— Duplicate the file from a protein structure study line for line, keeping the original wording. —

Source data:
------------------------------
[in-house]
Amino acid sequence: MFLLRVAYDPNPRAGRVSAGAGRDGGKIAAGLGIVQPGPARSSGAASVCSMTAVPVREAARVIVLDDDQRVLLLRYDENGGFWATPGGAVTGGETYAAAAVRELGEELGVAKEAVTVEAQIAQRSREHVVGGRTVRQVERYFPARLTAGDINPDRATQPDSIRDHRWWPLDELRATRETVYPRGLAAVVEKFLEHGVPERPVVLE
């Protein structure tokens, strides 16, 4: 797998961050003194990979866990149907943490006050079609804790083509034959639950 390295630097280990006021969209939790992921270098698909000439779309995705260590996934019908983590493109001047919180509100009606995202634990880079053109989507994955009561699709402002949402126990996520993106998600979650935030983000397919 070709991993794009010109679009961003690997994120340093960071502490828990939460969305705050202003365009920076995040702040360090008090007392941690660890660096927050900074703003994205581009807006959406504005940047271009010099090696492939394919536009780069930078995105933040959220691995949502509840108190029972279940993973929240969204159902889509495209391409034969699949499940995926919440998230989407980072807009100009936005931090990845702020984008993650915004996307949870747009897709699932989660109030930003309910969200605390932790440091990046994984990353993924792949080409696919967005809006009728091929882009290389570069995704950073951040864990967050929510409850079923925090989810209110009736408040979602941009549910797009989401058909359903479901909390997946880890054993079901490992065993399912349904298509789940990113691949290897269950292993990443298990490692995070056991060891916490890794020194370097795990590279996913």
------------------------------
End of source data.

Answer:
[in-house]
Amino acid sequence: MFLLRVAYDPNPRAGRVSAGAGRDGGKIAAGLGIVQPGPARSSGAASVCSMTAVPVREAARVIVLDDDQRVLLLRYDENGGFWATPGGAVTGGETYAAAAVRELGEELGVAKEAVTVEAQIAQRSREHVVGGRTVRQVERYFPARLTAGDINPDRATQPDSIRDHRWWPLDELRATRETVYPRGLAAVVEKFLEHGVPERPVVLE
């Protein structure tokens, strides 16, 4: 797998961050003194990979866990149907943490006050079609804790083509034959639950 390295630097280990006021969209939790992921270098698909000439779309995705260590996934019908983590493109001047919180509100009606995202634990880079053109989507994955009561699709402002949402126990996520993106998600979650935030983000397919 070709991993794009010109679009961003690997994120340093960071502490828990939460969305705050202003365009920076995040702040360090008090007392941690660890660096927050900074703003994205581009807006959406504005940047271009010099090696492939394919536009780069930078995105933040959220691995949502509840108190029972279940993973929240969204159902889509495209391409034969699949499940995926919440998230989407980072807009100009936005931090990845702020984008993650915004996307949870747009897709699932989660109030930003309910969200605390932790440091990046994984990353993924792949080409696919967005809006009728091929882009290389570069995704950073951040864990967050929510409850079923925090989810209110009736408040979602941009549910797009989401058909359903479901909390997946880890054993079901490992065993399912349904298509789940990113691949290897269950292993990443298990490692995070056991060891916490890794020194370097795990590279996913």